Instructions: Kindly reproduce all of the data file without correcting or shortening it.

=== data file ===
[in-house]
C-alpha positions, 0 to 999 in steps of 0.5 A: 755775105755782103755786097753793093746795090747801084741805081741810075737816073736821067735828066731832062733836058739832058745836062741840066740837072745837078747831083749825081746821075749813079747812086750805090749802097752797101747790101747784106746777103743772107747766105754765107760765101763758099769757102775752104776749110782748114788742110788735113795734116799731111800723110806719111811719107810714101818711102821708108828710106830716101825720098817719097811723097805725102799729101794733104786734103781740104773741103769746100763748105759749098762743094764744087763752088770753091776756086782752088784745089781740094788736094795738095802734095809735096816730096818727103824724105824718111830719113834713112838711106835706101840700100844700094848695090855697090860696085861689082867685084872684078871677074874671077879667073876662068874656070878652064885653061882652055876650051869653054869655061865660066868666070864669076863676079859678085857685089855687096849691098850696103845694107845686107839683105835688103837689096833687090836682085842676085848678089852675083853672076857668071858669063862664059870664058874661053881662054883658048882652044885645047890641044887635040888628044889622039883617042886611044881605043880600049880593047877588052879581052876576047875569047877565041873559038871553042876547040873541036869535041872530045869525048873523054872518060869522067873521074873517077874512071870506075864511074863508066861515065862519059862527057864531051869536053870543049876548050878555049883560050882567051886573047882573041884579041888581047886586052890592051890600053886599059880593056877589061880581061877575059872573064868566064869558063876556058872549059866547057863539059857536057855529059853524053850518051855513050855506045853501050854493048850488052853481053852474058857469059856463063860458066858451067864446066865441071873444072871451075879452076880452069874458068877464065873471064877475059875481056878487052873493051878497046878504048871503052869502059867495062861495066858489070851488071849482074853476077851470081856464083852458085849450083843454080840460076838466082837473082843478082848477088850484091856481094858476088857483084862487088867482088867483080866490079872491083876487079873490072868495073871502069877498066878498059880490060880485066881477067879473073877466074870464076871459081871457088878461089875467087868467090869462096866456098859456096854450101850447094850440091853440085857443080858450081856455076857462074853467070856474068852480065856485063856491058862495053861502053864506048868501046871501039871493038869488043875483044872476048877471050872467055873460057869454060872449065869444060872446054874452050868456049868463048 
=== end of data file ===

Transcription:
[in-house]
C-alpha positions, 0 to 999 in steps of 0.5 A: 755775105755782103755786097753793093746795090747801084741805081741810075737816073736821067735828066731832062733836058739832058745836062741840066740837072745837078747831083749825081746821075749813079747812086750805090749802097752797101747790101747784106746777103743772107747766105754765107760765101763758099769757102775752104776749110782748114788742110788735113795734116799731111800723110806719111811719107810714101818711102821708108828710106830716101825720098817719097811723097805725102799729101794733104786734103781740104773741103769746100763748105759749098762743094764744087763752088770753091776756086782752088784745089781740094788736094795738095802734095809735096816730096818727103824724105824718111830719113834713112838711106835706101840700100844700094848695090855697090860696085861689082867685084872684078871677074874671077879667073876662068874656070878652064885653061882652055876650051869653054869655061865660066868666070864669076863676079859678085857685089855687096849691098850696103845694107845686107839683105835688103837689096833687090836682085842676085848678089852675083853672076857668071858669063862664059870664058874661053881662054883658048882652044885645047890641044887635040888628044889622039883617042886611044881605043880600049880593047877588052879581052876576047875569047877565041873559038871553042876547040873541036869535041872530045869525048873523054872518060869522067873521074873517077874512071870506075864511074863508066861515065862519059862527057864531051869536053870543049876548050878555049883560050882567051886573047882573041884579041888581047886586052890592051890600053886599059880593056877589061880581061877575059872573064868566064869558063876556058872549059866547057863539059857536057855529059853524053850518051855513050855506045853501050854493048850488052853481053852474058857469059856463063860458066858451067864446066865441071873444072871451075879452076880452069874458068877464065873471064877475059875481056878487052873493051878497046878504048871503052869502059867495062861495066858489070851488071849482074853476077851470081856464083852458085849450083843454080840460076838466082837473082843478082848477088850484091856481094858476088857483084862487088867482088867483080866490079872491083876487079873490072868495073871502069877498066878498059880490060880485066881477067879473073877466074870464076871459081871457088878461089875467087868467090869462096866456098859456096854450101850447094850440091853440085857443080858450081856455076857462074853467070856474068852480065856485063856491058862495053861502053864506048868501046871501039871493038869488043875483044872476048877471050872467055873460057869454060872449065869444060872446054874452050868456049868463048 